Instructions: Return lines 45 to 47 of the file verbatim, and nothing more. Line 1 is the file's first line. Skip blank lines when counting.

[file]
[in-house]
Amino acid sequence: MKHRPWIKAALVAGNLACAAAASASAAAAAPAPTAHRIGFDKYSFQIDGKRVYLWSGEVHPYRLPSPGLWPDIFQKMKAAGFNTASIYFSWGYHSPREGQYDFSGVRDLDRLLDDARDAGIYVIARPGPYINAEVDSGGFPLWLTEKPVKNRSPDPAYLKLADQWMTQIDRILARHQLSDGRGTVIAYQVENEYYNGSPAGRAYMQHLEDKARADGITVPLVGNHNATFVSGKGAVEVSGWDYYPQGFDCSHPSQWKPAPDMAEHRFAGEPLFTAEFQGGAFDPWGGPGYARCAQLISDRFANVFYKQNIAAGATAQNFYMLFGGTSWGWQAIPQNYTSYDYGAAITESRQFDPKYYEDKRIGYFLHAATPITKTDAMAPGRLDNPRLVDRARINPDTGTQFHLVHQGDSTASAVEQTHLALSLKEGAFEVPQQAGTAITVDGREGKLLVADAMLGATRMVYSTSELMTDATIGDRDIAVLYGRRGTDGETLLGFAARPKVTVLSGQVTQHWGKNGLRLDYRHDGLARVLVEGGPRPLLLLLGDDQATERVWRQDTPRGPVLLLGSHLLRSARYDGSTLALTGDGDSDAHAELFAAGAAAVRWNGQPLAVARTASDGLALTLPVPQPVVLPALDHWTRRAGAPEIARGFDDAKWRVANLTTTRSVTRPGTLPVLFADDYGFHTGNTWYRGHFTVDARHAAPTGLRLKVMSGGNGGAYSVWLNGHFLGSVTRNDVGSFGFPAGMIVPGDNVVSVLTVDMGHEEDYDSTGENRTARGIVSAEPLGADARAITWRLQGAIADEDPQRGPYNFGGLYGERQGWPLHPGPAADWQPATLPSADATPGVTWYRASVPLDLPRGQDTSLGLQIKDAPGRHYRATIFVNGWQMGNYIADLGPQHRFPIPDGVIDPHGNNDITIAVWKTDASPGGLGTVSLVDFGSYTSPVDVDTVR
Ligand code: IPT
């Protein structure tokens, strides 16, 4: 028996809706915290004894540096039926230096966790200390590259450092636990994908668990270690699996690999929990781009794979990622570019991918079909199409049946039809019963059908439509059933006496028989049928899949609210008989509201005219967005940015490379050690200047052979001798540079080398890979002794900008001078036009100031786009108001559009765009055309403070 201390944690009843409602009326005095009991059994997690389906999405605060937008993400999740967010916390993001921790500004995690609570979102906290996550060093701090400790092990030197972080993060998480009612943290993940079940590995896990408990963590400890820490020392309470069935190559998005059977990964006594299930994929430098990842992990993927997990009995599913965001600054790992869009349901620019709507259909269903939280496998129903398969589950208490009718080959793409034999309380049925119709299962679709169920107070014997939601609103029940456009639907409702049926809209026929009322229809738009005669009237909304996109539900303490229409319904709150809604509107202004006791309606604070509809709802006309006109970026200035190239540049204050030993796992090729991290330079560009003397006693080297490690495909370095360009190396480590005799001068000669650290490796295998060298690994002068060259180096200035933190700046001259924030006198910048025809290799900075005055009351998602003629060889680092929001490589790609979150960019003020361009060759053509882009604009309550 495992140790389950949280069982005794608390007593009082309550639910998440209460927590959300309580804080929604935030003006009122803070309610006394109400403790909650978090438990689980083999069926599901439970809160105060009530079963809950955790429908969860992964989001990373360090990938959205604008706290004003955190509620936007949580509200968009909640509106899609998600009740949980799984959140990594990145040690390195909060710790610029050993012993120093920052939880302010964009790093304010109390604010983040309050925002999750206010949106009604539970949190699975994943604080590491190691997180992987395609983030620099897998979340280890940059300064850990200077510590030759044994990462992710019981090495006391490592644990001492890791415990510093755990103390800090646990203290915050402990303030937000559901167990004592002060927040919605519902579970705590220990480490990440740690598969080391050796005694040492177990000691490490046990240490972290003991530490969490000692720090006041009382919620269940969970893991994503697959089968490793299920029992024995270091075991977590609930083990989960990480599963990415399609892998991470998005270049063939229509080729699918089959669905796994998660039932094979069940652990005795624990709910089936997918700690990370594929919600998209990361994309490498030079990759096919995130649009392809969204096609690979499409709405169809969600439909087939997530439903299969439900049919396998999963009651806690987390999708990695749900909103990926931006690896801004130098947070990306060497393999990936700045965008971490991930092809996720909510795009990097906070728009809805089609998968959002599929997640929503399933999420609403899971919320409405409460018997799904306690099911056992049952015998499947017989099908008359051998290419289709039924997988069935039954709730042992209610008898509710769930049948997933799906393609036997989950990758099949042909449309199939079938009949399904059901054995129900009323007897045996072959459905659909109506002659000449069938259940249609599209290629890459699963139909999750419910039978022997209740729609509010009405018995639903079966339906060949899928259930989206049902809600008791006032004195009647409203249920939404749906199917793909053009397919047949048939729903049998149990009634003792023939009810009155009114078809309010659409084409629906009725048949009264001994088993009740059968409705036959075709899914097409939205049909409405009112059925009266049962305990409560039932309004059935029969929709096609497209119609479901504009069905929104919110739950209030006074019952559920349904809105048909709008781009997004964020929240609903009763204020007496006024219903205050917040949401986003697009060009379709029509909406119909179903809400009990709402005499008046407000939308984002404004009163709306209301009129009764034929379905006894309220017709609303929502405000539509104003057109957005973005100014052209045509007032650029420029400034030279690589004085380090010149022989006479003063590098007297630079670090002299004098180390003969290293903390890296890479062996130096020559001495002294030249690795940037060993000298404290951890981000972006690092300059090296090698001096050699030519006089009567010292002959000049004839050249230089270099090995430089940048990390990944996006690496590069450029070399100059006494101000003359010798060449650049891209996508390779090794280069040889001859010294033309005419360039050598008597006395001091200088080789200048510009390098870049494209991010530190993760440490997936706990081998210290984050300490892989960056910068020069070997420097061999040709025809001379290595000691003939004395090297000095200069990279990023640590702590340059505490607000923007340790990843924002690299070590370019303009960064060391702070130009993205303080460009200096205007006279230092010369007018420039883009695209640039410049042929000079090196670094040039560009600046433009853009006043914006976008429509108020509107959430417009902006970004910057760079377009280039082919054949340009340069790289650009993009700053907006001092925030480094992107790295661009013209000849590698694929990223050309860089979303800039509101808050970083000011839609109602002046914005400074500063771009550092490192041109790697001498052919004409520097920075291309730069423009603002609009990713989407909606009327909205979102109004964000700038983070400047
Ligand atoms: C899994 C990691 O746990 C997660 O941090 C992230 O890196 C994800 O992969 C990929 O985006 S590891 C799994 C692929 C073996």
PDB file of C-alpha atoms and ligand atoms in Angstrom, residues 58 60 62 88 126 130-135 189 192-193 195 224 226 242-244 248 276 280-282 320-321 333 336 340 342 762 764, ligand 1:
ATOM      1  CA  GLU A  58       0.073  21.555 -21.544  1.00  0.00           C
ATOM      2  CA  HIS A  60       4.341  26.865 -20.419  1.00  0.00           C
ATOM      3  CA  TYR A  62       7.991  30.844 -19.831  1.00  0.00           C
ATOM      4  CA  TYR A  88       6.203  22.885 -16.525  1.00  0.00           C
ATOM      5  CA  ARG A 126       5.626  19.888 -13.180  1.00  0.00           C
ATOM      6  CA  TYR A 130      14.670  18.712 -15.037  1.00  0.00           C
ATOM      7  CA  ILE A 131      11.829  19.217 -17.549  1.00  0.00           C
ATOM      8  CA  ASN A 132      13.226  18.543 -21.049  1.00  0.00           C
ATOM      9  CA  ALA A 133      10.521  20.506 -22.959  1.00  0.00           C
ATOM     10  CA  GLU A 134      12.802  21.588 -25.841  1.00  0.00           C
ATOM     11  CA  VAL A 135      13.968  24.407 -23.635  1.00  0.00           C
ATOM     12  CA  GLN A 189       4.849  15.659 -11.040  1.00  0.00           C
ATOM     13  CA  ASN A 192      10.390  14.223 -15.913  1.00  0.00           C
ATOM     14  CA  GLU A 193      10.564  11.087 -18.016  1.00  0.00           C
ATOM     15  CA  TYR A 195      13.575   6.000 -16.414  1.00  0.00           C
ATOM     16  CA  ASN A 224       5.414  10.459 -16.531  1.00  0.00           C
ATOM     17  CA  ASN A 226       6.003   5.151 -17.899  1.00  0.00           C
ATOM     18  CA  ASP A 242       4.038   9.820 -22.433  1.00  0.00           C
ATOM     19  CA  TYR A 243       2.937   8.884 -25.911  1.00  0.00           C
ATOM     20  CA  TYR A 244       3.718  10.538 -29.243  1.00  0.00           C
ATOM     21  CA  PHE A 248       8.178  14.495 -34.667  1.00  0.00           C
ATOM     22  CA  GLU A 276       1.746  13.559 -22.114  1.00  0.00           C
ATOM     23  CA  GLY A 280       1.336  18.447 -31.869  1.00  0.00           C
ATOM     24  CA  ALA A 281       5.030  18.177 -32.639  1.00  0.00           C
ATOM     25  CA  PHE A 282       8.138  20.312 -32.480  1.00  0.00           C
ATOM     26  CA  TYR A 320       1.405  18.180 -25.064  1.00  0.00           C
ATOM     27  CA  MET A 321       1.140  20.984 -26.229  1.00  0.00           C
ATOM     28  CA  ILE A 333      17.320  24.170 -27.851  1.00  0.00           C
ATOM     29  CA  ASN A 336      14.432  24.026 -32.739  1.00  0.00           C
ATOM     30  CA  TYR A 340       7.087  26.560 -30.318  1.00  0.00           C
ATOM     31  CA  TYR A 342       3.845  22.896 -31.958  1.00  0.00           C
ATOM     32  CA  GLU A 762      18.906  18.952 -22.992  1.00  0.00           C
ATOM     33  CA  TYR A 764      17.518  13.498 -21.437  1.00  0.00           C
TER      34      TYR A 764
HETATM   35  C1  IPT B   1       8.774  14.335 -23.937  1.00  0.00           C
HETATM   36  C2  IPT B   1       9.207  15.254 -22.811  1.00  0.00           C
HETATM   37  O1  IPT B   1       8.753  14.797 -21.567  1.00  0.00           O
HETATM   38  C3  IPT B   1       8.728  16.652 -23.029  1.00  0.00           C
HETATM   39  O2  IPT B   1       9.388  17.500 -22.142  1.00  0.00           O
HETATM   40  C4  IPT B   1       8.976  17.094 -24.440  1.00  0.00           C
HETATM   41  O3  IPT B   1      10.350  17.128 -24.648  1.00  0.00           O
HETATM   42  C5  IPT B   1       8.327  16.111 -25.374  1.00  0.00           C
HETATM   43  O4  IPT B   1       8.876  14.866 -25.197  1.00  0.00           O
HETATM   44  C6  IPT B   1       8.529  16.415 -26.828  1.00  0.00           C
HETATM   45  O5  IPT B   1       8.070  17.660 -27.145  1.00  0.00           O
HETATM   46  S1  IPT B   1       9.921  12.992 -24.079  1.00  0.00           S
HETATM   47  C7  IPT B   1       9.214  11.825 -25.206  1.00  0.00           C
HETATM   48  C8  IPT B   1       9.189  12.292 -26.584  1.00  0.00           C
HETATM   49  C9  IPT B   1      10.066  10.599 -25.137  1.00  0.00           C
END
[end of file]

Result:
HETATM   39  O2  IPT B   1       9.388  17.500 -22.142  1.00  0.00           O
HETATM   40  C4  IPT B   1       8.976  17.094 -24.440  1.00  0.00           C
HETATM   41  O3  IPT B   1      10.350  17.128 -24.648  1.00  0.00           O